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Proskauer’s perspective on developments and trends in commercial litigation.

Category Archives: Class Action

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California Defendants Beware: Failing to Compel Arbitration Against Named Plaintiff Could Have Far-Reaching Consequences

California defendants in class actions should be wary of seeking a strategic advantage by litigating before seeking to compel arbitration. The Court of Appeal held recently in Sprunk v. Prisma LLC  that a defendant in class action litigation can waive its right to seek arbitration against absent, unnamed class members by deciding not to compel … Continue Reading

Concrete Enough to Stand: Ninth Circuit Upholds FCRA Claims in Spokeo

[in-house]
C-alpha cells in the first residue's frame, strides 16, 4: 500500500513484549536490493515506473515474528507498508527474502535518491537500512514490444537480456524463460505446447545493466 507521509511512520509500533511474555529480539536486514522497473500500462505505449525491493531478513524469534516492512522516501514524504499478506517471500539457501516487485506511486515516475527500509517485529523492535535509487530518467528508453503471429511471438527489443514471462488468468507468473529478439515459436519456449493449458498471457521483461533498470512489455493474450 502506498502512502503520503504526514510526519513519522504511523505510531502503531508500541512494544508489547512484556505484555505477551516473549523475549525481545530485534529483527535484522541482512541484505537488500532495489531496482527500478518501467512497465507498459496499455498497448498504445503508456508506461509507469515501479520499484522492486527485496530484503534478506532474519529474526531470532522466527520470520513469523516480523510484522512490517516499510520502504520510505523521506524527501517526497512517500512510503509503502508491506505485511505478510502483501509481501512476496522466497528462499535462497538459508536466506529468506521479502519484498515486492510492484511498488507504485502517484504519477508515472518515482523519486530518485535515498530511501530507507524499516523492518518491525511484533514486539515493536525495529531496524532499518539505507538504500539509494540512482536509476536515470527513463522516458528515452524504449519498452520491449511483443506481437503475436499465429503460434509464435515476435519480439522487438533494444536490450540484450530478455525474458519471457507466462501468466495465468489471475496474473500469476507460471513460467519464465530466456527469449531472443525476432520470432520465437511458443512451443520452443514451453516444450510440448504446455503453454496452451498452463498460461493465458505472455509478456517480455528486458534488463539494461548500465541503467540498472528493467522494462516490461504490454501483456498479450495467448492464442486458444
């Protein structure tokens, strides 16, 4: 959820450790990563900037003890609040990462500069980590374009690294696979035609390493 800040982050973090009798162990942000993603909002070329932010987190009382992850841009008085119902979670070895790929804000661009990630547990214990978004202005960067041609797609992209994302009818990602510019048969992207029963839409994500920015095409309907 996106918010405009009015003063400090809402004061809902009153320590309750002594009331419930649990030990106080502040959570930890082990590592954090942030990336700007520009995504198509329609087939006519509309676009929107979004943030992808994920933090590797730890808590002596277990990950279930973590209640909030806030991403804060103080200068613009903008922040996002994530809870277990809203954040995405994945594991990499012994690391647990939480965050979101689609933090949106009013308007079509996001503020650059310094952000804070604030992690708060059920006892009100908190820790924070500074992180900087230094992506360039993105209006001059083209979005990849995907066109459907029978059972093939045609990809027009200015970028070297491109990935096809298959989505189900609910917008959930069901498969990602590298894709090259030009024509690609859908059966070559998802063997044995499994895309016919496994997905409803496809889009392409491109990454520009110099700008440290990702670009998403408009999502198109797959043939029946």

On August 15, 2017, the Ninth Circuit delivered the latest episode in the Robins v. Spokeo saga, reaffirming on remand from the Supreme Court that plaintiff Robins had alleged an injury in fact sufficient for Article III standing to bring claims under the Fair Credit Reporting Act (FCRA). Robins had brought a putative class action against … Continue Reading

The Eighth Circuit Reignites Claims of Continuing Conduct in Propane Tank Conspiracy

A split Eighth Circuit recently reversed a prior panel ruling and reignited antitrust claims against distributors of pre-filled propane tanks. The 5-4 majority cited the 1997 Supreme Court decision Klehr v. A.O. Smith Corp. to rule that for allegations of a price-fixing conspiracy under the Sherman Antitrust Act, each sale at an artificially inflated price … Continue Reading

Putative Class Complains that Annie’s “Strawberry Fruit Snacks” Lack Strawberries